Today the community of Jumbunna consists of 13 houses and about 30 residents in the township and 29 houses and 50 residents in the surrounding rural area.
Farming (mainly in fat lamb, beef and dairy industries) continues and is now complemented by a diverse range of small businesses.
Jumbunna was once a thriving coal mining township. Land was opened up for selection in 1878. The Jumbunna Coal Company was registered in 1890, after T.W. Horsley discovered a seam in the area. The Company began operations in 1894.
In its hey-day in 1901 the town boasted 153 houses and a population of approximately 800, many of whom lived in tents. The first house in Jumbunna (“Cora Lynn”) was built in 1880 by John Glew.
The shopping precinct at that time had amongst its businesses three grocers, two butchers, two bakers, two drapers, two boot repairers, one fancy goods shop, one barber, one wine saloon, one hotel, one iron mongery, three blacksmiths and several boarding houses, as well as a coffee salon. The Jumbunna General Store opened in 1893 and closed in 1976. (The Store building now has Category 1 heritage listing with the South Gippsland Shire Council.) There was also a school, at first using the Jumbunna Hall, which started in 1894. It continued in a new building from 1900 to 1977. Portable buildings were then used until 1986 after the sale of the school building.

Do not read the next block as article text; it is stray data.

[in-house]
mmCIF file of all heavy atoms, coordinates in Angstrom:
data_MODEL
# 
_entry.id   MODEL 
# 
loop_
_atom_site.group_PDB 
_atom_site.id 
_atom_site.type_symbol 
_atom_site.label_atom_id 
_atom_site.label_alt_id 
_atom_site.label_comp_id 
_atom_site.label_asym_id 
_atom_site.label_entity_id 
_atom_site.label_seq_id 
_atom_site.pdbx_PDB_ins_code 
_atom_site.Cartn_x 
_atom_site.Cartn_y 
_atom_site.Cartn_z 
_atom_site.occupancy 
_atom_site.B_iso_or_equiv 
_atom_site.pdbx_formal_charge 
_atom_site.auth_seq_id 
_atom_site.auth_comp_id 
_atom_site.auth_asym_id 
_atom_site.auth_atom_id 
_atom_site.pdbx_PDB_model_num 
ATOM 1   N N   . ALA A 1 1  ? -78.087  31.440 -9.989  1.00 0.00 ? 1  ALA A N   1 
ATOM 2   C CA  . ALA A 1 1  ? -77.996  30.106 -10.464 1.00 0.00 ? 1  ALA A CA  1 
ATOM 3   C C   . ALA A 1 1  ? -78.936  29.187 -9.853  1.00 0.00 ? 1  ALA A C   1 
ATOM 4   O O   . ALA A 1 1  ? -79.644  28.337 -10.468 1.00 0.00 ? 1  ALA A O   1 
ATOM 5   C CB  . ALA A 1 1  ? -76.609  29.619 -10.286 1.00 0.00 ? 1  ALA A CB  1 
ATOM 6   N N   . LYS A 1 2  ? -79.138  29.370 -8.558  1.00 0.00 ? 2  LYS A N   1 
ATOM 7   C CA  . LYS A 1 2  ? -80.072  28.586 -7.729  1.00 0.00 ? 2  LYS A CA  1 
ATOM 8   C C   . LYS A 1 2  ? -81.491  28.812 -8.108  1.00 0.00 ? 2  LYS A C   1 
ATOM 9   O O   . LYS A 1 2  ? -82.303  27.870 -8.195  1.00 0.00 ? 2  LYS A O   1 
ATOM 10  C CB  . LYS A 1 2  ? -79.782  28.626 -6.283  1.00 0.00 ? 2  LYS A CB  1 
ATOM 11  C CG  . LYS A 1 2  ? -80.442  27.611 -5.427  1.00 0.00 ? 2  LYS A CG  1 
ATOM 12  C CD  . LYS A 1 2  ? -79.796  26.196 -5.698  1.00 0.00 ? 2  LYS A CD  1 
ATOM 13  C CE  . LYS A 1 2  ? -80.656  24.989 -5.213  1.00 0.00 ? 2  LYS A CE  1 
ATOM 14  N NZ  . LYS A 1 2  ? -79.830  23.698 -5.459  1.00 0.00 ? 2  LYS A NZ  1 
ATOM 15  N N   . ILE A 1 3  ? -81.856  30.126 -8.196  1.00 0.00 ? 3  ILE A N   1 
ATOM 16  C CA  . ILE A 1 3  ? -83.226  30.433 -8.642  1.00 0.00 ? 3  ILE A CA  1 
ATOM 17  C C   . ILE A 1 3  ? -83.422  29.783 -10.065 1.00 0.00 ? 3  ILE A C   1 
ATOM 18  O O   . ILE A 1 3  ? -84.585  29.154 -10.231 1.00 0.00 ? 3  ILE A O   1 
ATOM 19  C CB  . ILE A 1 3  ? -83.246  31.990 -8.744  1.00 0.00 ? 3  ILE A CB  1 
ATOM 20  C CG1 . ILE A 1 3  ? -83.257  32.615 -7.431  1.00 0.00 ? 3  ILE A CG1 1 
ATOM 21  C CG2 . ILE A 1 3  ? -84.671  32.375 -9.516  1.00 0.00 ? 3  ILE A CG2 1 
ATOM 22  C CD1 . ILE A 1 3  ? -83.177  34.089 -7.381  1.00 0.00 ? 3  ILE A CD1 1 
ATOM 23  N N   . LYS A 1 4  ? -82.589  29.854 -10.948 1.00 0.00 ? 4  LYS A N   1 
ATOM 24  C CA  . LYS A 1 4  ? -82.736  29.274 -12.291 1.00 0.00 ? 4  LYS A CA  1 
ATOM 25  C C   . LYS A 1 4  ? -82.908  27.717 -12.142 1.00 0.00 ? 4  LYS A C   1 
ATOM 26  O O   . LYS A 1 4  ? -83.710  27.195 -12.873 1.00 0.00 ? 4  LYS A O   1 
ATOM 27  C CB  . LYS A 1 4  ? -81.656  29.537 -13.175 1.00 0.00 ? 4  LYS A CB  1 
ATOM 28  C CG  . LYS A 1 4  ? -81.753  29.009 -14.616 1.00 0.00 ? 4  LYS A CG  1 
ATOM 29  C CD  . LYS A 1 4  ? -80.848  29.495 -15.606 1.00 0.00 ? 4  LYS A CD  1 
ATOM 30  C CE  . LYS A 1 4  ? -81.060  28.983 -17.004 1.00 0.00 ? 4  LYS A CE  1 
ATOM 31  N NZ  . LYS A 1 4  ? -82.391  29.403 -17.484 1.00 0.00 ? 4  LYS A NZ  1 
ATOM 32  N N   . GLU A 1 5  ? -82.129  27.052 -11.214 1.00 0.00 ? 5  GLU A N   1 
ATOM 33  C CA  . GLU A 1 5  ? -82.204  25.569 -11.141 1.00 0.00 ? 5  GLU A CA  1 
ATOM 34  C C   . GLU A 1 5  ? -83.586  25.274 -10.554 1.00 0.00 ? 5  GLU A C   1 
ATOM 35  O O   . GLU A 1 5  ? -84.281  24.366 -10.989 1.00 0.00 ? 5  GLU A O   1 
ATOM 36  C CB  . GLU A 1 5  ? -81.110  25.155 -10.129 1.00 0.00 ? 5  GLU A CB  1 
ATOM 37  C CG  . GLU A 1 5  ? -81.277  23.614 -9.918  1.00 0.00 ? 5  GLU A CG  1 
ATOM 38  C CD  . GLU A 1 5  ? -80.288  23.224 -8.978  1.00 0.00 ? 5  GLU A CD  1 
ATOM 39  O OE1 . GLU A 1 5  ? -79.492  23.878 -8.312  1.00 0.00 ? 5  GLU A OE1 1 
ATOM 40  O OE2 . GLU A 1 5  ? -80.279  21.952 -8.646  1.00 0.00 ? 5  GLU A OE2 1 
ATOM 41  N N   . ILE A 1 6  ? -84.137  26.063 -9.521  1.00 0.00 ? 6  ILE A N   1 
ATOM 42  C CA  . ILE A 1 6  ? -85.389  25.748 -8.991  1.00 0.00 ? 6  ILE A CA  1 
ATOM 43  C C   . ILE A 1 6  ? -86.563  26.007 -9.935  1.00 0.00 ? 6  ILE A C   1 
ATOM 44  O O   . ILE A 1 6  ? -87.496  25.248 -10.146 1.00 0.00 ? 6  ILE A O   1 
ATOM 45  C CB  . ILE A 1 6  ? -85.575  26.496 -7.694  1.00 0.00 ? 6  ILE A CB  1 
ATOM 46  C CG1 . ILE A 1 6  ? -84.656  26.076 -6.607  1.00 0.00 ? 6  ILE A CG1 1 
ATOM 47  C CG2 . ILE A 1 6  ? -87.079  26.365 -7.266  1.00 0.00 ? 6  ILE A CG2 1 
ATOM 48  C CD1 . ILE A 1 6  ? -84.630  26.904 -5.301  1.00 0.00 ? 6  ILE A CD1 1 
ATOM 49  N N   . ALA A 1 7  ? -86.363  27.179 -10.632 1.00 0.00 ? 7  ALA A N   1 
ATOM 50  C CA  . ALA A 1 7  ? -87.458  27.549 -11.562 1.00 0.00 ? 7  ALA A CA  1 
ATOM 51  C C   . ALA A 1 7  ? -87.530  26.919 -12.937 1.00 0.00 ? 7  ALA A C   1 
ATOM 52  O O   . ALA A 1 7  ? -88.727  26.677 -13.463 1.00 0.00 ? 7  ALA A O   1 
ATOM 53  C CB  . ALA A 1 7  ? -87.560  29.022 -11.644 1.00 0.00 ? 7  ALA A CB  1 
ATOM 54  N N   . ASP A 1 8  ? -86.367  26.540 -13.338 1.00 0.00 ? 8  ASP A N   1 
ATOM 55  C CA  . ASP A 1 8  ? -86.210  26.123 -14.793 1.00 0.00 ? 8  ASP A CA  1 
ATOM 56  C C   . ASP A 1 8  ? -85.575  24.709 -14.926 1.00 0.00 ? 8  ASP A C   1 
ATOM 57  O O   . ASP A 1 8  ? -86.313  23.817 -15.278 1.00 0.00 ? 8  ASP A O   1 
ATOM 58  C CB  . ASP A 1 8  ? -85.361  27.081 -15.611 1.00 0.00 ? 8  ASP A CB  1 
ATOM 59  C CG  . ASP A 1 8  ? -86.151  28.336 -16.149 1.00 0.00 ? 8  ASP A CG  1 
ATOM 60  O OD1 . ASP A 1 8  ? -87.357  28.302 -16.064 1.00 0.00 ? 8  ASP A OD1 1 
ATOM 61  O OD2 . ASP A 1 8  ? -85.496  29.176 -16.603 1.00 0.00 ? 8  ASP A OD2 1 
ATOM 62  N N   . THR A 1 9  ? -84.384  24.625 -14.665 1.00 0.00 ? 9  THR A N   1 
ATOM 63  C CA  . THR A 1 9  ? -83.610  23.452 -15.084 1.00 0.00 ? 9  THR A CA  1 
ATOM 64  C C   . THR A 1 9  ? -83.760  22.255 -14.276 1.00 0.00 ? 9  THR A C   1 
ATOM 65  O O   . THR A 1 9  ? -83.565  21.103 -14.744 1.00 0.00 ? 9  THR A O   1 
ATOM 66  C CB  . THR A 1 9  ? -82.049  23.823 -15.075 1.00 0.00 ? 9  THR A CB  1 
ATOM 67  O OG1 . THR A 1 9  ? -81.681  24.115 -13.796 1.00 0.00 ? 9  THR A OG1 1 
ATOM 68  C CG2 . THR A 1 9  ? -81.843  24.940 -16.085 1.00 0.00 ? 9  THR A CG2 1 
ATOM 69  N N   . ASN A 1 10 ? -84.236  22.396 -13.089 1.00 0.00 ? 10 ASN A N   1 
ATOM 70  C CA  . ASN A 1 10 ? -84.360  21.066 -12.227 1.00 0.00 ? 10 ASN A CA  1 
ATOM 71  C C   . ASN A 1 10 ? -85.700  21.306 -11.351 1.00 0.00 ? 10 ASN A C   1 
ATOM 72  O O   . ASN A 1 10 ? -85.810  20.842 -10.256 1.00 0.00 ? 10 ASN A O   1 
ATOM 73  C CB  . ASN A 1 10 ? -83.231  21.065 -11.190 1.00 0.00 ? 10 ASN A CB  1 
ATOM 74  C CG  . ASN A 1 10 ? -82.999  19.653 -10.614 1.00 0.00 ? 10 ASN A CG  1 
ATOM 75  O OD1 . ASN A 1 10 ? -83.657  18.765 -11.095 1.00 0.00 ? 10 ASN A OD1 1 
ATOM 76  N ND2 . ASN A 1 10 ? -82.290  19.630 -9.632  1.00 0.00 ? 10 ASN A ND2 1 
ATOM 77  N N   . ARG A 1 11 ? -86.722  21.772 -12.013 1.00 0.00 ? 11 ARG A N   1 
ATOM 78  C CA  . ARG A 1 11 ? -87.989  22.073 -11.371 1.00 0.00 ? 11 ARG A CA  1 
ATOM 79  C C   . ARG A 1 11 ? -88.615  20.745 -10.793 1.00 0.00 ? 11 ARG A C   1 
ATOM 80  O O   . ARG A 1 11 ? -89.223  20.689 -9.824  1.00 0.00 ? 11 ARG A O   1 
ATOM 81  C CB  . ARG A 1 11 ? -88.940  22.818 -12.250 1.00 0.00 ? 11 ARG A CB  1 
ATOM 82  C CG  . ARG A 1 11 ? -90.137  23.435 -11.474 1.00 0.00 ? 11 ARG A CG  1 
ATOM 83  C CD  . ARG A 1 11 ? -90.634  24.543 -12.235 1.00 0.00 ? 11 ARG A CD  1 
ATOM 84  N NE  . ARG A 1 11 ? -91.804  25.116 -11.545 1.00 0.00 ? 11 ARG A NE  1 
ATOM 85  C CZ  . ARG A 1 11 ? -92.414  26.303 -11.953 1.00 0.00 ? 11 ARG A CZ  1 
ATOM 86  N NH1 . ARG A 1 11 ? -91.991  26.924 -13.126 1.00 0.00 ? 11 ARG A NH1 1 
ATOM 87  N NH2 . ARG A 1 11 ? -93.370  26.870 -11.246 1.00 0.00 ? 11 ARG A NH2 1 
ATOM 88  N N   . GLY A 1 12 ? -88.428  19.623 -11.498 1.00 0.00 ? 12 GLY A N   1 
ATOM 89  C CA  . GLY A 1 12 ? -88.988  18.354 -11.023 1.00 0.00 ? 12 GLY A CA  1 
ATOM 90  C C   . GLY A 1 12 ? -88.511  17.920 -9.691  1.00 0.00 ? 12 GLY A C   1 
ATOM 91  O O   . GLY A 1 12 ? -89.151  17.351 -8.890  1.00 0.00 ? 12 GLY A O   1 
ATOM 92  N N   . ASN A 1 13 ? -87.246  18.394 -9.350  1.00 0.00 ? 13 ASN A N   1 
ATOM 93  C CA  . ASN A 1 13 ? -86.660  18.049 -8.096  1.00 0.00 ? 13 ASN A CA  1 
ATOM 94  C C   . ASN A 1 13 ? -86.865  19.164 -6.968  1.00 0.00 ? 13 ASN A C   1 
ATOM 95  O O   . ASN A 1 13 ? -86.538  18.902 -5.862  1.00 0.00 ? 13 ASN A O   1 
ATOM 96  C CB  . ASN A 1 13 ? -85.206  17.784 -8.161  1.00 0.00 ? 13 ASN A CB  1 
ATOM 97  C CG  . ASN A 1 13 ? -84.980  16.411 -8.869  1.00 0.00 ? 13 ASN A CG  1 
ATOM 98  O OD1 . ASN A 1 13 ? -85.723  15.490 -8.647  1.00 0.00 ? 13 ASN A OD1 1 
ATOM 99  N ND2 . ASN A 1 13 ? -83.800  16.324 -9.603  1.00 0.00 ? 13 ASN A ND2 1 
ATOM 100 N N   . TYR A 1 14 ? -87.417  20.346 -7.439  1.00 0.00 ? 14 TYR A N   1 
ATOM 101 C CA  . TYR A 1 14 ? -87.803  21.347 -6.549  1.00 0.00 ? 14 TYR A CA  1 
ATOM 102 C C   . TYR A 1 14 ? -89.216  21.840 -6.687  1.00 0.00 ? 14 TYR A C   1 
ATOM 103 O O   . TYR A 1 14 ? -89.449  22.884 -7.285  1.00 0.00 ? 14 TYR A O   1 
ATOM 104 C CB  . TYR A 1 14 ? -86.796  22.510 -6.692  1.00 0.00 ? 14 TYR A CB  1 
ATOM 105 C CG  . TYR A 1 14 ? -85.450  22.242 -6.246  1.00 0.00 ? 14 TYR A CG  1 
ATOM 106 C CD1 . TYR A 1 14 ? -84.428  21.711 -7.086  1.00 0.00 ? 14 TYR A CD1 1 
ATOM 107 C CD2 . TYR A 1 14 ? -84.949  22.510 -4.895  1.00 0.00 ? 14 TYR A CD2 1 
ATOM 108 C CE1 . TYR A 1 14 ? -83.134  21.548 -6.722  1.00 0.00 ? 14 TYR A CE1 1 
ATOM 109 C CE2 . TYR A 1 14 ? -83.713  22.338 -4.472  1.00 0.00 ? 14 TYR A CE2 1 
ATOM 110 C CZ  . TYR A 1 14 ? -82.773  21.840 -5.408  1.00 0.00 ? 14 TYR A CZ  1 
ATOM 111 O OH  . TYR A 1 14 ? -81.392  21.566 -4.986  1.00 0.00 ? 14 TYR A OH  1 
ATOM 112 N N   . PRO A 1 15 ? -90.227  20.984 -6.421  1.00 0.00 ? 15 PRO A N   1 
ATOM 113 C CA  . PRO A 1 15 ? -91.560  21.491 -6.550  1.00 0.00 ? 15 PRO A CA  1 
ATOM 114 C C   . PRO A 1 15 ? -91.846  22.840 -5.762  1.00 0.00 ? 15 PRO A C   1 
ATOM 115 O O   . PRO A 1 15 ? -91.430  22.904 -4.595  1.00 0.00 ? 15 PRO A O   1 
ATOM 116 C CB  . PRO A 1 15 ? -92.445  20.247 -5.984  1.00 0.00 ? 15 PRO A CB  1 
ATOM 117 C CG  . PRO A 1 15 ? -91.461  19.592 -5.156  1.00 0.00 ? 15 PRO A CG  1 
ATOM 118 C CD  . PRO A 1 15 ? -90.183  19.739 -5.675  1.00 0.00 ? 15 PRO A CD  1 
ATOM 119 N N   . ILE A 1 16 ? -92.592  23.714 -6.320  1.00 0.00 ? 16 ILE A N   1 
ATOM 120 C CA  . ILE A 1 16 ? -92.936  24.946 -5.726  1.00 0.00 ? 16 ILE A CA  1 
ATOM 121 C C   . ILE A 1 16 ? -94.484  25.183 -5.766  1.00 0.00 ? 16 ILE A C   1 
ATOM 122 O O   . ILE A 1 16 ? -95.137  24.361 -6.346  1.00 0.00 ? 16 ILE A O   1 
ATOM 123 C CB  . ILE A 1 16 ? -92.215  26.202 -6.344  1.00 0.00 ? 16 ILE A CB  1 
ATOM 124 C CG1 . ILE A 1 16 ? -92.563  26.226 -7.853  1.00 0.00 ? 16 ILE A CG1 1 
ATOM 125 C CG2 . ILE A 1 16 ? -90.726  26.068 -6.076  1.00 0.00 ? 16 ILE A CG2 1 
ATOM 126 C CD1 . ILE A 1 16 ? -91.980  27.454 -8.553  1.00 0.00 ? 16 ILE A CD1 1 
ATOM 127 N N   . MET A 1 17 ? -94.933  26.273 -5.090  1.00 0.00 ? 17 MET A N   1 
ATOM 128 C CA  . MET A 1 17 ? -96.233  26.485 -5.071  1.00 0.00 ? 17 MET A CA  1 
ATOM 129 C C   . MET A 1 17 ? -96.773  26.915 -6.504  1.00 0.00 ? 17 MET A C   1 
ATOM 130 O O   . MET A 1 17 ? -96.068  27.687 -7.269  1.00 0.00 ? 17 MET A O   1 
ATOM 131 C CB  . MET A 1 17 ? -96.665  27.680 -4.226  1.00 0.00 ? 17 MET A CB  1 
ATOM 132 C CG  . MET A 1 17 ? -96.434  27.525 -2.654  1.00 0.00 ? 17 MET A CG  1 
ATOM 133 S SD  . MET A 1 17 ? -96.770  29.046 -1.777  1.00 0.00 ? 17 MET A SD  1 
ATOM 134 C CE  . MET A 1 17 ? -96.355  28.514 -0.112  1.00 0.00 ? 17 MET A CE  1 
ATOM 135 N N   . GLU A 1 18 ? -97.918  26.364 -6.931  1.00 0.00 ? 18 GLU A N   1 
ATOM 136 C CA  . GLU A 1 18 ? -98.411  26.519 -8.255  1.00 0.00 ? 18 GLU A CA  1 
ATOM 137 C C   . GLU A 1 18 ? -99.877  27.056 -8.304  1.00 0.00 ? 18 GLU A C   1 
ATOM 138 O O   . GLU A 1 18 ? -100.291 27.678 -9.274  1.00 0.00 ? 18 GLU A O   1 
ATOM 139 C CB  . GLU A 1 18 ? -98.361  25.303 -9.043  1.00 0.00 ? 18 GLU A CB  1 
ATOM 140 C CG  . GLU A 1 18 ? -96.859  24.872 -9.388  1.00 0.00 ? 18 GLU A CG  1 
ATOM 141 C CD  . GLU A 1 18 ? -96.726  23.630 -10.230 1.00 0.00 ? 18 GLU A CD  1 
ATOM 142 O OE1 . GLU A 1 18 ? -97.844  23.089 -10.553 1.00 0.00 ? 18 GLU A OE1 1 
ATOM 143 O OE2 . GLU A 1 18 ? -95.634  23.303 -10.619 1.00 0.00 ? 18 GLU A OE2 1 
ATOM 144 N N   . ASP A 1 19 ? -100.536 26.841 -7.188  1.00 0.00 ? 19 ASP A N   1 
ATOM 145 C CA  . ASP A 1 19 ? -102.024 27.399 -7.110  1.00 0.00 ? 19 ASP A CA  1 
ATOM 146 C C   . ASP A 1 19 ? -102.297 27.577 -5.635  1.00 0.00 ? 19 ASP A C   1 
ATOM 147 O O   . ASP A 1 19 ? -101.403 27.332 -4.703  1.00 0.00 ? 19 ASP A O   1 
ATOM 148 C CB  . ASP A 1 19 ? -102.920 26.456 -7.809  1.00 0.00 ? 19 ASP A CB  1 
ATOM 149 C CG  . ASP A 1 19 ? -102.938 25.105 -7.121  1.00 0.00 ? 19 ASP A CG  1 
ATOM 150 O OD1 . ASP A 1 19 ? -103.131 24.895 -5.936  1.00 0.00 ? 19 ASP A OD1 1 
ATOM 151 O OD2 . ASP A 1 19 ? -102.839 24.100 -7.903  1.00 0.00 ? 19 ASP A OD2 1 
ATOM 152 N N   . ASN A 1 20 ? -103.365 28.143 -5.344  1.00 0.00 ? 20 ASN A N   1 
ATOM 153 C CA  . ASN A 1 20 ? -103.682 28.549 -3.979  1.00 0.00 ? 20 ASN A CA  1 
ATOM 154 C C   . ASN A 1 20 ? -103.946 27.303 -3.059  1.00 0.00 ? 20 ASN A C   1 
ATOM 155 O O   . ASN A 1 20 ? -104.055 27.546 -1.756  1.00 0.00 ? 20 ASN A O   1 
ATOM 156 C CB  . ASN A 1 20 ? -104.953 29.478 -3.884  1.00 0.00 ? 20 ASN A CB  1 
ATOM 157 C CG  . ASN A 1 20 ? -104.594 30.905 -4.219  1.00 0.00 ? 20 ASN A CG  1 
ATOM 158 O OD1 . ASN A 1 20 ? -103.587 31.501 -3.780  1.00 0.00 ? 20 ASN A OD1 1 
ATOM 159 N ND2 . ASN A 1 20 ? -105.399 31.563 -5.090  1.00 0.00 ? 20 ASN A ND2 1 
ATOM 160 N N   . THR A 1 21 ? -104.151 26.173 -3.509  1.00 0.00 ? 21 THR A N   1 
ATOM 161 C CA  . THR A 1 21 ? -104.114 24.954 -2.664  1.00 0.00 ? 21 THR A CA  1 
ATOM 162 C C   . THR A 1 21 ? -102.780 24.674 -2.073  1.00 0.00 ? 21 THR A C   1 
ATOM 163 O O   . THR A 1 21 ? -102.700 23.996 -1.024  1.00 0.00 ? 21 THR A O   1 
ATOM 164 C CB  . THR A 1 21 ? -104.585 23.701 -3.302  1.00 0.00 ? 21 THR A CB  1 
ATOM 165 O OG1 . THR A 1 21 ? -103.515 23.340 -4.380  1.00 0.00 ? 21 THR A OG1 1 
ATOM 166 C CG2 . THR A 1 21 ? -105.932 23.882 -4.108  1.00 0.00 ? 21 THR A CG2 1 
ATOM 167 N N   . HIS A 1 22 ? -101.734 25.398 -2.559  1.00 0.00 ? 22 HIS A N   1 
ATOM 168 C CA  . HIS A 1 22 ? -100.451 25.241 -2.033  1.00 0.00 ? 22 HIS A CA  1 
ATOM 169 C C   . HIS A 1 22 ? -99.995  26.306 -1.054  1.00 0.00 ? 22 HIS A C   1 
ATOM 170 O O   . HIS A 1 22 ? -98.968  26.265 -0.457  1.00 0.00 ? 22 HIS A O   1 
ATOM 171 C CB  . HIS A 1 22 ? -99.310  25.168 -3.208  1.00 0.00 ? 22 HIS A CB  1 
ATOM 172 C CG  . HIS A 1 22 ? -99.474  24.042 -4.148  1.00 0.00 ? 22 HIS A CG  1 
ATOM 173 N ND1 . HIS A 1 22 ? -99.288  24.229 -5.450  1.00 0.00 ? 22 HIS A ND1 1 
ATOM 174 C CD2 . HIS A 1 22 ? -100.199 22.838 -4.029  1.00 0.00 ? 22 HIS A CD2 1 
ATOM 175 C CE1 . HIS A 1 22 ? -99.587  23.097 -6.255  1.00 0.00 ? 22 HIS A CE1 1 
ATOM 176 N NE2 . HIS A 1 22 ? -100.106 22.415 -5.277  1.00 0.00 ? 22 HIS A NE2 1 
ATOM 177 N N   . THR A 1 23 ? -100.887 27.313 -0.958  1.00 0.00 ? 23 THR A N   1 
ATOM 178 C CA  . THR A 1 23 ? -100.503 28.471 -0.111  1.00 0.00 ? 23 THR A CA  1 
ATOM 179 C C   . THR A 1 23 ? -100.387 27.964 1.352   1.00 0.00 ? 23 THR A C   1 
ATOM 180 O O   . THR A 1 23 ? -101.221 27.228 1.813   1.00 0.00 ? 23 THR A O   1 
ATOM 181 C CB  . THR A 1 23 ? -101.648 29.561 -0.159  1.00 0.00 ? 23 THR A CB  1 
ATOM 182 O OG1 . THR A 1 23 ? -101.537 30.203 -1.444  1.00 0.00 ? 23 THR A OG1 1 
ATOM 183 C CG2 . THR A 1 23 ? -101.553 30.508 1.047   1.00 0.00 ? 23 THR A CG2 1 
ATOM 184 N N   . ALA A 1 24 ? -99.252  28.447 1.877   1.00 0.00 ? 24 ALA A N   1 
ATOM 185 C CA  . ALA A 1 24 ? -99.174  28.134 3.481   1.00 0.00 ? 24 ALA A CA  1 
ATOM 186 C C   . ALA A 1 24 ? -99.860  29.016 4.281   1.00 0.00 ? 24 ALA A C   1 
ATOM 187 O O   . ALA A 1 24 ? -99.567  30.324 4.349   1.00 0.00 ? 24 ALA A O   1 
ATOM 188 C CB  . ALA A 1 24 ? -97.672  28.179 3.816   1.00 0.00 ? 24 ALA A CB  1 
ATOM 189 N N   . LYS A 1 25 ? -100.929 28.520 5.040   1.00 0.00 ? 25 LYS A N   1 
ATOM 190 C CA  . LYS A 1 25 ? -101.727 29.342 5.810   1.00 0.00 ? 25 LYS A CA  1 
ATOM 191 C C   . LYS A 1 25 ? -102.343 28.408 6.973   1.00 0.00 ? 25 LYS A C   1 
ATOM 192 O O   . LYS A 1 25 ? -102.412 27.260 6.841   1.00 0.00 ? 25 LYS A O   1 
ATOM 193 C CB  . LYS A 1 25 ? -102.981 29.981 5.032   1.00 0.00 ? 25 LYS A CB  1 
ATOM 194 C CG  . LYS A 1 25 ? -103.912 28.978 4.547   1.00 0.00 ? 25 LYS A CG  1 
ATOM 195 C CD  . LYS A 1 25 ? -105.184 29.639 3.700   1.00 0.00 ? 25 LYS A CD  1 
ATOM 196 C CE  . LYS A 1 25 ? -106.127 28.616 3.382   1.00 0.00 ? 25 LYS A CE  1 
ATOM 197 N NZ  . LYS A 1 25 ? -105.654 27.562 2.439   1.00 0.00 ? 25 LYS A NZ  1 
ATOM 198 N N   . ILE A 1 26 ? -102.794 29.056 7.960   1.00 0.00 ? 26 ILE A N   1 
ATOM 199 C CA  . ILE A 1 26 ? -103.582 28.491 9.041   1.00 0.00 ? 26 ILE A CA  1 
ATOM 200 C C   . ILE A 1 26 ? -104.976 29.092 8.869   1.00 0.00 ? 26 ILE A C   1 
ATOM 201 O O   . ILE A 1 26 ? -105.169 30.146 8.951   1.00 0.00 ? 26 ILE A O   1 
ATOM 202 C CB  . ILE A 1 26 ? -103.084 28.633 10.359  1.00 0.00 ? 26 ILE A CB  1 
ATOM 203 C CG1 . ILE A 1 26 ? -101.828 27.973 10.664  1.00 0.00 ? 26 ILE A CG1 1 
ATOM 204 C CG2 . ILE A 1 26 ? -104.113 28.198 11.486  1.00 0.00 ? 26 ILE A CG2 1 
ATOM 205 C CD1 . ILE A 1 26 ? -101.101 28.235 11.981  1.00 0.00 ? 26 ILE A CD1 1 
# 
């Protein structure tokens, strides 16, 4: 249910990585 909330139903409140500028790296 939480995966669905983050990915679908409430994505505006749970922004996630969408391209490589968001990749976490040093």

The Korumburra-Jumbunna Railway was constructed in 1893, was extended to Outtrim in 1896 and closed in 1953.
Electricity was introduced to the town in 1930.
After the miners’ strike of 1903 to 1904, the town began to decline and many houses were shifted by bullock dray to Wonthaggi.
The records show that the single stream mine continued producing until 1939. (From 1931-1939 it was operated by locals, including the Durkin family.) The top seam was re-opened in 1947 and worked by the Axford Leighton Syndicate until 1962.
During the entire operation of the Jumbunna mine 1,364,376 tons of coal were produced.